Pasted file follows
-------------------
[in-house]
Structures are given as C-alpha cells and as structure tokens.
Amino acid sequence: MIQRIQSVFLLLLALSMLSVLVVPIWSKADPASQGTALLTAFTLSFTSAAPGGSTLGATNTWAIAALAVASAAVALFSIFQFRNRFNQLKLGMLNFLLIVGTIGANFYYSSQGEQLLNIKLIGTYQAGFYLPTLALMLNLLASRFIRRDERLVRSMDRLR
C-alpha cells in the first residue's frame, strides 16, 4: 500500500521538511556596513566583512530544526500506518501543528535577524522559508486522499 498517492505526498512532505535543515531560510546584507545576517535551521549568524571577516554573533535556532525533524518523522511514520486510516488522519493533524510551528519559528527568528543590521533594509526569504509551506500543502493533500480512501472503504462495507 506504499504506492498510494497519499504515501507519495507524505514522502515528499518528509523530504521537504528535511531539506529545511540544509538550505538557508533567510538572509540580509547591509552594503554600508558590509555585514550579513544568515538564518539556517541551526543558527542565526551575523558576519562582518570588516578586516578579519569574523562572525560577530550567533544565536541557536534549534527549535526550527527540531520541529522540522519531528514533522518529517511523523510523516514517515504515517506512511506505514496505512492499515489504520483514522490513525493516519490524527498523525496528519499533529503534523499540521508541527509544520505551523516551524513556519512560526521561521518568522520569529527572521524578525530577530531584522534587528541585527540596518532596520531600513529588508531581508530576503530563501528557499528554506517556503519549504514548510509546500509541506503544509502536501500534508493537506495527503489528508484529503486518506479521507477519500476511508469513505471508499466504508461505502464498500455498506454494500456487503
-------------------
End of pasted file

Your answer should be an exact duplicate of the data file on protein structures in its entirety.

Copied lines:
[in-house]
Structures are given as C-alpha cells and as structure tokens.
Amino acid sequence: MIQRIQSVFLLLLALSMLSVLVVPIWSKADPASQGTALLTAFTLSFTSAAPGGSTLGATNTWAIAALAVASAAVALFSIFQFRNRFNQLKLGMLNFLLIVGTIGANFYYSSQGEQLLNIKLIGTYQAGFYLPTLALMLNLLASRFIRRDERLVRSMDRLR
C-alpha cells in the first residue's frame, strides 16, 4: 500500500521538511556596513566583512530544526500506518501543528535577524522559508486522499 498517492505526498512532505535543515531560510546584507545576517535551521549568524571577516554573533535556532525533524518523522511514520486510516488522519493533524510551528519559528527568528543590521533594509526569504509551506500543502493533500480512501472503504462495507 506504499504506492498510494497519499504515501507519495507524505514522502515528499518528509523530504521537504528535511531539506529545511540544509538550505538557508533567510538572509540580509547591509552594503554600508558590509555585514550579513544568515538564518539556517541551526543558527542565526551575523558576519562582518570588516578586516578579519569574523562572525560577530550567533544565536541557536534549534527549535526550527527540531520541529522540522519531528514533522518529517511523523510523516514517515504515517506512511506505514496505512492499515489504520483514522490513525493516519490524527498523525496528519499533529503534523499540521508541527509544520505551523516551524513556519512560526521561521518568522520569529527572521524578525530577530531584522534587528541585527540596518532596520531600513529588508531581508530576503530563501528557499528554506517556503519549504514548510509546500509541506503544509502536501500534508493537506495527503489528508484529503486518506479521507477519500476511508469513505471508499466504508461505502464498500455498506454494500456487503